I vaguely remember that my seven-year-old son had a little bit of jaundice as a newborn. I clearly remember the heel prick blood test that made me cry as much as he did, but he never needed any kind of treatment, so the actual jaundice didn’t really register as something I should commit to memory. Despite tons of feeding difficulties, my second baby never had any jaundice at all.
When my third baby started to look a little yellow at four days old, I figured I knew what I was looking at. When she got very sleepy and didn’t want to nurse well overnight, I didn’t panic. I just called her doctor and brought her in first thing in the morning for a blood test. The nurse pricked her heel and sent us home, promising to call us with the results. Our doctor even gave us a special blue light to take home with us, “just in case.” She promised they would call and tell us how to use it if it came to that.
It never really crossed my mind to actually worry. I thought for sure this jaundice would play out like it did for my first baby. I figured she’d just get better on her own.
The doctor called us about an hour later and told us to immediately take our baby to the children’s hospital. She needed to be readmitted for treatment right away. I was shocked and terrified. The hospital? Immediately? Was she very sick? Was she going to be okay?
Our pediatrician told me to try to relax, and assured us that the nurses and doctors at the hospital would explain everything.
We rushed home to pack a bag, dropped our boys off with my mom, raced to the hospital, and started the process of bili light therapy for neonatal jaundice.
As it turns out, it was…pretty much no big deal. The nurse pricked her heel again (the worst part!), put a little blindfold on her, and laid her in a little bed with three blue lights called bili lights. The doctor told us most babies need 24 hours or less under the lights, and she would almost certainly go home the next day and have no future issues.
That’s exactly what happened.
Here are a few things I wish I would have known before I completely panicked.
1. Jaundice is super common, especially for babies who arrive a little early like mine.
Jaundice is actually a symptom, not an illness. It’s the name for the yellowish color that the skin or whites of the eyes take on when a baby’s bilirubin is high. Bilirubin is a pigment produced by “used” red blood cells. Sometimes, during the transition from life as a fetus to life as a baby, it starts to build up. A new baby’s liver just can’t always filter it out quick enough.
In adults, jaundice usually means liver problems, but that’s not usually the case for newborns. It’s just part of being brand new.
2. Dehydration can make jaundice more severe.
It only takes a few inadequate feedings for a newborn to start to dehydrate. I’m not telling you this to worry you. I’m telling you to make sure you know it’s something to think about. It’s not your fault, so don’t blame yourself. The doctor told us just a few milliliters too little at a few feedings in a row can be all it takes to make things worse if a baby’s bilirubin levels are already climbing.
3. So adequate feeding is the most important part of jaundice treatment.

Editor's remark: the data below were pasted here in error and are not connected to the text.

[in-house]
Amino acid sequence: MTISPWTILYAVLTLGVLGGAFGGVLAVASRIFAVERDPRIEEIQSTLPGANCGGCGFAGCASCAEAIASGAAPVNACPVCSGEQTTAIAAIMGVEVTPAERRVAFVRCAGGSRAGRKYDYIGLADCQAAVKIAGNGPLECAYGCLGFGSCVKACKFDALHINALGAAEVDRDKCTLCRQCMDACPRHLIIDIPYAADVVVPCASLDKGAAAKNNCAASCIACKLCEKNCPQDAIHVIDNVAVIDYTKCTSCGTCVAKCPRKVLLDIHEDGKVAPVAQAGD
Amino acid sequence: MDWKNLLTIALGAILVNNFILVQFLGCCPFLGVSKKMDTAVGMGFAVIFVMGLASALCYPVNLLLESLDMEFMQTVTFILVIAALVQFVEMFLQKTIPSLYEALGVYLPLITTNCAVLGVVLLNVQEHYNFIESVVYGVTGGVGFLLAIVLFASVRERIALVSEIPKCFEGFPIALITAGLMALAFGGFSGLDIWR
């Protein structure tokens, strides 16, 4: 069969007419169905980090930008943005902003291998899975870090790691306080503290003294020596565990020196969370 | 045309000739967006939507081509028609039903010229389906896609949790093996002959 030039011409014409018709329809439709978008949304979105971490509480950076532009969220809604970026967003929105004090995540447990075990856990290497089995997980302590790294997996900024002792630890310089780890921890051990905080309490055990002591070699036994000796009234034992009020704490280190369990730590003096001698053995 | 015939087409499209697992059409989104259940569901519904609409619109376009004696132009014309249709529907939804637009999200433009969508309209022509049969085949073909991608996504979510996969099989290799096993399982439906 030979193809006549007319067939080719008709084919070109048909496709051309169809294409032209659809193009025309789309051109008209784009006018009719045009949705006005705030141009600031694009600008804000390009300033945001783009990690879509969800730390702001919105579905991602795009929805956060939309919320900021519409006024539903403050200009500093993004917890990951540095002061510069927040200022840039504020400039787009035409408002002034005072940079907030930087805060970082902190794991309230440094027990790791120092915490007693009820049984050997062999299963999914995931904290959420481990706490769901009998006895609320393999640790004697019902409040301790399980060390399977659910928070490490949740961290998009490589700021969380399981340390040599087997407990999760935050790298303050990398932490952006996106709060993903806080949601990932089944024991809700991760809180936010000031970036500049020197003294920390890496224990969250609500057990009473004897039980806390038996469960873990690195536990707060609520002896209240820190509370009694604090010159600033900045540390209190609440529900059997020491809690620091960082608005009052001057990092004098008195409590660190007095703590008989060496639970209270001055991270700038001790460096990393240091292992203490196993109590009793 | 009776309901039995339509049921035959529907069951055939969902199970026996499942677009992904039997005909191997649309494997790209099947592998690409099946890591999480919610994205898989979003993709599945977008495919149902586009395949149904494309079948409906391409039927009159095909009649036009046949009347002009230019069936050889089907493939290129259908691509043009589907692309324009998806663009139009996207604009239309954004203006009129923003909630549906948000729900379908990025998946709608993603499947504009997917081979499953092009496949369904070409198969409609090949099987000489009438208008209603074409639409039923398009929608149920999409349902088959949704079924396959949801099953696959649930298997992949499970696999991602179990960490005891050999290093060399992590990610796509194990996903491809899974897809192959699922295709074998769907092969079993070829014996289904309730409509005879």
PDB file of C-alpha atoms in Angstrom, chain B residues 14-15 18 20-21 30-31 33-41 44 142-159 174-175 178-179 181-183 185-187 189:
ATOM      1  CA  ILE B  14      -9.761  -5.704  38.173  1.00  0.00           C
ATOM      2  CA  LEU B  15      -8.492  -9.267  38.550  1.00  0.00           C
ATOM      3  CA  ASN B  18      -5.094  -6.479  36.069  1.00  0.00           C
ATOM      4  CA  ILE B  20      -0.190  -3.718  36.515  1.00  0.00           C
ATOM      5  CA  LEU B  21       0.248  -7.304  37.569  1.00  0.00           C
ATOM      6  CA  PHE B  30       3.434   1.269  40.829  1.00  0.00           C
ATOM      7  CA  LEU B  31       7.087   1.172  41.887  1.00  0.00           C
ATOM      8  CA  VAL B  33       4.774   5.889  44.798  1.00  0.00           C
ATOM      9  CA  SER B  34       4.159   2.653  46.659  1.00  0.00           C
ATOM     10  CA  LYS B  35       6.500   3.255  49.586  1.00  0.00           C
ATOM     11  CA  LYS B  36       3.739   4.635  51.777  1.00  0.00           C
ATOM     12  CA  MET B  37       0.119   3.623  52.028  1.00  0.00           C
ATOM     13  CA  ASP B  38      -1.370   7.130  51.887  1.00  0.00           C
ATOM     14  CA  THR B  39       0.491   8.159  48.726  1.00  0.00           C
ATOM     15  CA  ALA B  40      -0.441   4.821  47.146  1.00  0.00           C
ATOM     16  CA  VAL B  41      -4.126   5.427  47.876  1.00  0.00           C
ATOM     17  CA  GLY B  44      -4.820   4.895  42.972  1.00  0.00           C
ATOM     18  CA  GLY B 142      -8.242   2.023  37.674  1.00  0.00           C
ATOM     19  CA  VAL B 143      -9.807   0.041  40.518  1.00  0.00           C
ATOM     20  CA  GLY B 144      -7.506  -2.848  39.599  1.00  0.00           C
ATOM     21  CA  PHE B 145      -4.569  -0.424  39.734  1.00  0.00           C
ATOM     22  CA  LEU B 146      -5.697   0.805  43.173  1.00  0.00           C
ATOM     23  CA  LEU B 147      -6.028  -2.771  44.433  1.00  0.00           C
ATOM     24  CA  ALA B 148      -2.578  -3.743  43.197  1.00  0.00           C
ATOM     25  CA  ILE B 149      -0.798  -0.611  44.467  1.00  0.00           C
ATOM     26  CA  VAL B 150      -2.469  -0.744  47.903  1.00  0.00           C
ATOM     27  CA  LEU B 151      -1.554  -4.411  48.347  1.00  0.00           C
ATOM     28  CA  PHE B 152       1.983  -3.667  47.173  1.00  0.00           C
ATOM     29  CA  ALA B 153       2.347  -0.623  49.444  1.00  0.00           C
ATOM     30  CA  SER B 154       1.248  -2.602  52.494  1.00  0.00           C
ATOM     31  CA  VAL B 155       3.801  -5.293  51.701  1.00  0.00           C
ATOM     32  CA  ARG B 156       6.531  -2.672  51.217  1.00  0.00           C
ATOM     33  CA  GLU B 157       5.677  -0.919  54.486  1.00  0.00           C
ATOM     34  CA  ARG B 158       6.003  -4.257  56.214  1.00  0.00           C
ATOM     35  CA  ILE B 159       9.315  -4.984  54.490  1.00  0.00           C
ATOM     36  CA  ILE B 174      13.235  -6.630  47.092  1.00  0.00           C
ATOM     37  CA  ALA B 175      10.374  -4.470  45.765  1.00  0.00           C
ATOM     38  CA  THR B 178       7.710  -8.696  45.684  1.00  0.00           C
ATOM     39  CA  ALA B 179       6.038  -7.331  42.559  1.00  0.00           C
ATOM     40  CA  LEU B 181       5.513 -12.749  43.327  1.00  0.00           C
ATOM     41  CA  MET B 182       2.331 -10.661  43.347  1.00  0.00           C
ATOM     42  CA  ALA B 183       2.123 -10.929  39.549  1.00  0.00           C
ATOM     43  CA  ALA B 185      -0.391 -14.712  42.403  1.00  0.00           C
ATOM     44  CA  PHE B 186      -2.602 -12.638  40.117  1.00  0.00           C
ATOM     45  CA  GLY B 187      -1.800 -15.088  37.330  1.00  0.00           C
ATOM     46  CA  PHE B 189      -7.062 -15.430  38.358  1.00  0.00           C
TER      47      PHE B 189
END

The bili lights help break down the bilirubin so the baby can filter it out, but pee and poop are the only ways bilirubin can actually leave your baby’s body. That’s why feeding is the most important part of treating jaundice. I was hoping to breastfeed, and worried this would derail our chances, but it was totally fine. I had to pump and supplement with formula to keep my baby extra hydrated, but I was still able to nurse her, too. Once she felt better and wasn’t so sleepy, she went back to the breast without issue.
4. Most babies actually love the lights.
That’s good news because you have to leave them in there any time they aren’t eating. Sometimes they even have to eat in there. Our baby had her first feeding under the lights, then we got to take her out for 20-30 minutes every two to three hours. Surprisingly, she never cried. To be honest, I did. It was hard to put my brand new baby down after just a few minutes of snuggles. The fact that she was calm and happy made it a little easier.
Our nurses told us that they rarely encounter a baby who doesn’t relax within a few minutes. They put a little soft blindfold on the baby to protect their eyes and crank up the heat in the room. With everything warm, dark and quiet, the babies almost always settle right in for a nice nap.
5. Speaking of cranking up the heat, it’s probably going to be hot in there.
Any room where a newborn will be naked for 24 hours is going to have to be warm. I didn’t know that, and I dressed warmly because it was winter. I was miserable all night long. Our girl wasn’t awesome at maintaining her body temperature yet, so our room was between 82 and 85 degrees all night. I did not need fleece-lined leggings.
6. They’re going to have to prick your baby’s foot a few more times.
It’s the worst, and you’re both going to hate it. They have to fill a little vial with blood one drop at a time, and it sucks. If you need to step into the hallway for your own peace, don’t feel bad. It’s a lot, and the nurse has it handled. You can go right back in and comfort your baby when it’s over.
It’s really common for newborns to need a little help transitioning from the womb to the world. As long as you’re keeping an eye on it with your doctor, a bout of neonatal jaundice is very unlikely to cause any further problems.
If you find yourself headed to the hospital for a little blue light therapy, charge your iPad, grab a comfy pillow, dress for a warm night, and don’t panic. In most cases, your baby is going to be just fine.
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